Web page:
'No-deal' Brexit and Data Protection

This article reviews the government’s plan for data protection laws in the event of a no-deal Brexit and highlights any uncertainties companies should consider when making contingency plans.

04 January 2019

With the vote on the draft Withdrawal Agreement pending and recent political uncertainties, it has become advisable for businesses to prepare for a no-deal Brexit. The Department for Digital, Culture, Media & Sport ('DCMS') and the Information Commissioner’s Office ('ICO') have respectively published guidance notes and blog posts warning companies to take steps to ensure the free flow of personal data in the event of a no-deal Brexit. Following these publications, a draft 'Data Protection, Privacy and Electronic Communications (Amendments etc) (EU exit) Regulations 2019' has been put to Parliament, listing the key amendments to be made to UK data protection laws. Details of the DCMS’, the ICO’s and the government's proposals for data protection regulations after a no-deal Brexit are as follows.

Dual data protection regime

Upon Brexit, the UK will bring GDPR into national law with limited amendments to the current wording of GDPR. The extra-territorial nature of GDPR means that many UK companies will also continue to be subject to GDPR after the 29 March exit date. Whilst the UK legislation will help ensure data subjects’ rights are protected after Brexit, it will not be sufficient to maintain the free flow of personal data between the UK and the EU27 if the UK leaves without a deal.

International Transfer

Under GDPR, transfers of personal data to non-EEA countries ('third countries') are restricted unless one of the appropriate safeguards or exemptions is available, including Standard Contractual Clauses ('SCC'), Binding Corporate Rules ('BCR') and adequacy decisions. Upon the exit date, the UK will become a third country. Transfers of personal data from the EEA to the UK will therefore be restricted. Meanwhile, transfers from the UK to the EEA and the rest of the world may also be restricted under the UK GDPR-equivalent legislation.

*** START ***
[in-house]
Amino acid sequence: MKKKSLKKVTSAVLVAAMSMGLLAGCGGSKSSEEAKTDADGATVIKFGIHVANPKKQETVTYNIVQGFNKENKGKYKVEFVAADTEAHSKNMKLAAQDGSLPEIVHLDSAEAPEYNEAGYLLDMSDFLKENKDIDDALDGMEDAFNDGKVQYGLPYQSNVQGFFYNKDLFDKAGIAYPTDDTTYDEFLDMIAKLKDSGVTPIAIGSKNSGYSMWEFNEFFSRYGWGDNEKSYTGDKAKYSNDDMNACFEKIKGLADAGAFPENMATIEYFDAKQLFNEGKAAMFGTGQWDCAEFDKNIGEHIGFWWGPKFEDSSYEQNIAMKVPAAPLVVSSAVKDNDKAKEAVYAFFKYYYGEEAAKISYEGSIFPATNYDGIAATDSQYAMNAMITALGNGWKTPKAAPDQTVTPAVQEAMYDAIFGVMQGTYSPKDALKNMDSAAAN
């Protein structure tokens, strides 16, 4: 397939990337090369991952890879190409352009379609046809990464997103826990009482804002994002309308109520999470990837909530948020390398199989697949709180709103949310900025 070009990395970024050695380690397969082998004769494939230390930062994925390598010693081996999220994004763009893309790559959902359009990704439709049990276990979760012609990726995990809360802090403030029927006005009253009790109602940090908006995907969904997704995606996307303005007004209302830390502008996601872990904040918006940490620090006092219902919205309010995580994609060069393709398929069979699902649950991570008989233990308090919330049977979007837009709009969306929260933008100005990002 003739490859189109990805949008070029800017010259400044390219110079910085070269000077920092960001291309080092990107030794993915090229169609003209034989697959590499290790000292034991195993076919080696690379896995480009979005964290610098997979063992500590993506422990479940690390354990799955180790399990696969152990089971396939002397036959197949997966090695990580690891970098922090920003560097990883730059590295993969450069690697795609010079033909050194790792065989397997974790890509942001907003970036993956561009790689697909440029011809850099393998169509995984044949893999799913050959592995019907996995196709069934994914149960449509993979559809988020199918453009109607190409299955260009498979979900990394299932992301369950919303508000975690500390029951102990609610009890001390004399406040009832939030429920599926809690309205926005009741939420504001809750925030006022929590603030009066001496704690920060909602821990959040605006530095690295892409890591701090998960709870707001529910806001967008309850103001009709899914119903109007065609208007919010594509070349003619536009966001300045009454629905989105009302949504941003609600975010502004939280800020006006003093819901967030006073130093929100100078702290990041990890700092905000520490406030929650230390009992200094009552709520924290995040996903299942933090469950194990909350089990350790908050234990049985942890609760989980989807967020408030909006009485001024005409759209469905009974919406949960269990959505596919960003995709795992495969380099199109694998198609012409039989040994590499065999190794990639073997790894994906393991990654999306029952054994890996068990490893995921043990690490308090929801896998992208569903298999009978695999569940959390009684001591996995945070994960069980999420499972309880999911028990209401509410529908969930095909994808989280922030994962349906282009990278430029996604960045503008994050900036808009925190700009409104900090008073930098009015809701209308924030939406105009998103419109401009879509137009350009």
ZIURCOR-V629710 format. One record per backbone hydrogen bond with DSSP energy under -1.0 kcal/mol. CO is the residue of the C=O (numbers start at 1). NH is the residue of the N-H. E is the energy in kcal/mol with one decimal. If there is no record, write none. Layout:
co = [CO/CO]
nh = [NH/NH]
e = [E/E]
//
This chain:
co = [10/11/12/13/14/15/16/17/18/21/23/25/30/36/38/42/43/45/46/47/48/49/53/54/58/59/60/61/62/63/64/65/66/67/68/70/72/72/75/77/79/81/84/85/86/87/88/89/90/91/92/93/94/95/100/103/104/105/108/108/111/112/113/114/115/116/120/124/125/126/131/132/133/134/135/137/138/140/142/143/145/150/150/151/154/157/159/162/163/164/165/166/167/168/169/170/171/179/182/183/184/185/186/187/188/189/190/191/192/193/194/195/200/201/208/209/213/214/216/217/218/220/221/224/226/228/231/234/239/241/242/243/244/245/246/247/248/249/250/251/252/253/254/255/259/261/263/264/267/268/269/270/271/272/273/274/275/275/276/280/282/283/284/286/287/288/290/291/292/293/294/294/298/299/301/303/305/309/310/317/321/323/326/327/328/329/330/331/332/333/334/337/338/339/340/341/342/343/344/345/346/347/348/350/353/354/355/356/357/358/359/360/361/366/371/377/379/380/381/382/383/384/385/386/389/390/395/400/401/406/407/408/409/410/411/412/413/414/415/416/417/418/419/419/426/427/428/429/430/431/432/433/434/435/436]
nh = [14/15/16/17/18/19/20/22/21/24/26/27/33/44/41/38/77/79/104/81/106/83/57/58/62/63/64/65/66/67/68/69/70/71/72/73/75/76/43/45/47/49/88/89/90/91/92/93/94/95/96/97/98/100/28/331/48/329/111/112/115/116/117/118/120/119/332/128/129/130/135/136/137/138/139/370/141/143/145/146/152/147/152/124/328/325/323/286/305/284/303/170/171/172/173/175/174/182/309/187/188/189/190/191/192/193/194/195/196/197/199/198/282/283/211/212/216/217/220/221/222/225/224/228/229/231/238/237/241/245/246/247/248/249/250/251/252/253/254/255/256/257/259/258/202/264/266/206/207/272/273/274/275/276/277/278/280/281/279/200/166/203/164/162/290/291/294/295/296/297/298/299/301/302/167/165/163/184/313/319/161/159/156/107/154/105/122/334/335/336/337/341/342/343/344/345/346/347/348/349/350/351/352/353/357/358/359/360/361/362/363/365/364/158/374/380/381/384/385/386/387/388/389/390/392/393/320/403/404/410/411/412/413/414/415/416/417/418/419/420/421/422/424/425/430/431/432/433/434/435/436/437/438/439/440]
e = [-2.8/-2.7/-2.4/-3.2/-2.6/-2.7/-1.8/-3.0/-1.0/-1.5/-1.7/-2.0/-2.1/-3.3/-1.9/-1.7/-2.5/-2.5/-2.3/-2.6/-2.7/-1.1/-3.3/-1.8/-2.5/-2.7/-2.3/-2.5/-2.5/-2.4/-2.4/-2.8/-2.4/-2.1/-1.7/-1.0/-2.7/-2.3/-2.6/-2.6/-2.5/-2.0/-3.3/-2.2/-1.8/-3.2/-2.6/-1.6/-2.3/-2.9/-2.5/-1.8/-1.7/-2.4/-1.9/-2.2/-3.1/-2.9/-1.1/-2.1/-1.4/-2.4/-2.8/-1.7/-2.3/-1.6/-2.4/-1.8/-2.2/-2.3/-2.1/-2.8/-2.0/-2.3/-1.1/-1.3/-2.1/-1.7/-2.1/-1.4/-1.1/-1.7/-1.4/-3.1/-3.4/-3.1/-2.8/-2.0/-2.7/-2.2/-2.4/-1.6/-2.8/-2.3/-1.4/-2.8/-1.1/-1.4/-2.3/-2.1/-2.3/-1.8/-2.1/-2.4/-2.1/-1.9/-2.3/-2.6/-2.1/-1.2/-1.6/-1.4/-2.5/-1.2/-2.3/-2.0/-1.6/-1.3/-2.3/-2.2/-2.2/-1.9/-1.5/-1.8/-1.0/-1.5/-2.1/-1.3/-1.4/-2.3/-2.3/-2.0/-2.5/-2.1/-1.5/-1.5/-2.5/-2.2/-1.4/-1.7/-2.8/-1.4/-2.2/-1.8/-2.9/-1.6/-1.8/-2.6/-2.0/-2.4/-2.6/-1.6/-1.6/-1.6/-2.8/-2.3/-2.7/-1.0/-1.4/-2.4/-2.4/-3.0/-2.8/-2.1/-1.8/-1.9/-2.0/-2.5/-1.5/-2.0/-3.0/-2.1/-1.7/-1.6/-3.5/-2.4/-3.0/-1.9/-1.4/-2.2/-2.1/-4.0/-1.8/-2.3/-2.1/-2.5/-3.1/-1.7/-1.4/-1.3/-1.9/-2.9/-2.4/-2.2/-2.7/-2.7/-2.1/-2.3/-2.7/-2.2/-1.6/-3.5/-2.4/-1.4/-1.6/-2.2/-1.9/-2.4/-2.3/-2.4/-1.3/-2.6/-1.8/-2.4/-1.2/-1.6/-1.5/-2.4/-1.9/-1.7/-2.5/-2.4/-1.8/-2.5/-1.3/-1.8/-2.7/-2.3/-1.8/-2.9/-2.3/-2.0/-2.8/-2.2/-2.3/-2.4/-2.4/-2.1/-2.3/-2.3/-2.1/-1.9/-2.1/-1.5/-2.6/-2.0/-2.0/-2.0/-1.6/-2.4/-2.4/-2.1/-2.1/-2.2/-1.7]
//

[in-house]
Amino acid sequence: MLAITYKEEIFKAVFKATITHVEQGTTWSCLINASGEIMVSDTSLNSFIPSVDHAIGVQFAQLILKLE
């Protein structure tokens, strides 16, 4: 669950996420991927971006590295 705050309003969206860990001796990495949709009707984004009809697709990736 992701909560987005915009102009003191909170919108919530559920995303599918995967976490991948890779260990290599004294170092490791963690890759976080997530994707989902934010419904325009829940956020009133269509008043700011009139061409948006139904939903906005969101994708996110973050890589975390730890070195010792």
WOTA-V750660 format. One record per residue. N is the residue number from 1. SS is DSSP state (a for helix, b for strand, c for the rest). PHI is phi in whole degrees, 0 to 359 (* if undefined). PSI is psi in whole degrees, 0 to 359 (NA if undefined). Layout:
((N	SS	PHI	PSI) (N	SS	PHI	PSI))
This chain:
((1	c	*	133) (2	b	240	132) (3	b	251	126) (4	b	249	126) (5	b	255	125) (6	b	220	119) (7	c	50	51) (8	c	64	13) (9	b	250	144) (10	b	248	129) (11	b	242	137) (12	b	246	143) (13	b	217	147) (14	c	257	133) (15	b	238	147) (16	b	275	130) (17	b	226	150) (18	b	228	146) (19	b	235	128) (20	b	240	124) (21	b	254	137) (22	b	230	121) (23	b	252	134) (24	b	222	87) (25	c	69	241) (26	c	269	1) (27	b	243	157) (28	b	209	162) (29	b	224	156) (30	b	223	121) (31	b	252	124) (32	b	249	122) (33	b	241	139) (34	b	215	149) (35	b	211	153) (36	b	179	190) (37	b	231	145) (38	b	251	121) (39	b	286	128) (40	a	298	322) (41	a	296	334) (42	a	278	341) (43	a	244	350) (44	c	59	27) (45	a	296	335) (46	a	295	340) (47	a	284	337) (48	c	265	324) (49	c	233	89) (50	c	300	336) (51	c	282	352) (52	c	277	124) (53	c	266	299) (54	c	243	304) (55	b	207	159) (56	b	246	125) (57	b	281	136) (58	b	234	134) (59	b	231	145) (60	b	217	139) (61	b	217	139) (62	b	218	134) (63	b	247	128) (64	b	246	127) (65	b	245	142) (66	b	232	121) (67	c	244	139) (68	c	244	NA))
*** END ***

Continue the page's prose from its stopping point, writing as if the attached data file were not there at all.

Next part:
Transfers from the UK to the EEA and countries with EU adequacy decisions

The DCMS confirms that the UK government will transitionally recognise all EEA states, EU/EEA institutions, and Gibraltar as providing an adequate level of protection for personal data. This means that personal data can flow freely from the UK to the EEA. Similarly, the UK will preserve the effect of adequacy decisions made by the EU Commission prior to the exit date.

It is worth noting that the EU’s adequacy decision in relation to the US was limited to organisations certified under the EU-US Data Privacy Shield. Therefore, upon the exit date, UK companies transferring personal data to the US must check whether the relevant US organisation has confirmed it will extend its commitment to the Privacy Shield to transfers from the UK. The US Department of Commerce has required Privacy Shield participants to make such amendments to privacy notices by the exit date in the event of a no-deal Brexit.

Transfers from the UK to the rest of the world

Most transfers from the UK to the rest of the world will be restricted under the UK's GDPR-equivalent legislation. The UK government will recognise current EU SCCs and BCRs authorised by the ICO as valid basis to justify restricted transfers. By recognising GDPR safeguards to be valid under national law, it is hoped that any potential disruptions will be limited. However, BCRs under GDPR allow free flow of personal data both within and outside the EEA. Most other EEA countries currently recognise BCRs certified by the ICO under mutual recognition, but from the exit date, the EU27 may not continue to recognise BCRs certified by the ICO.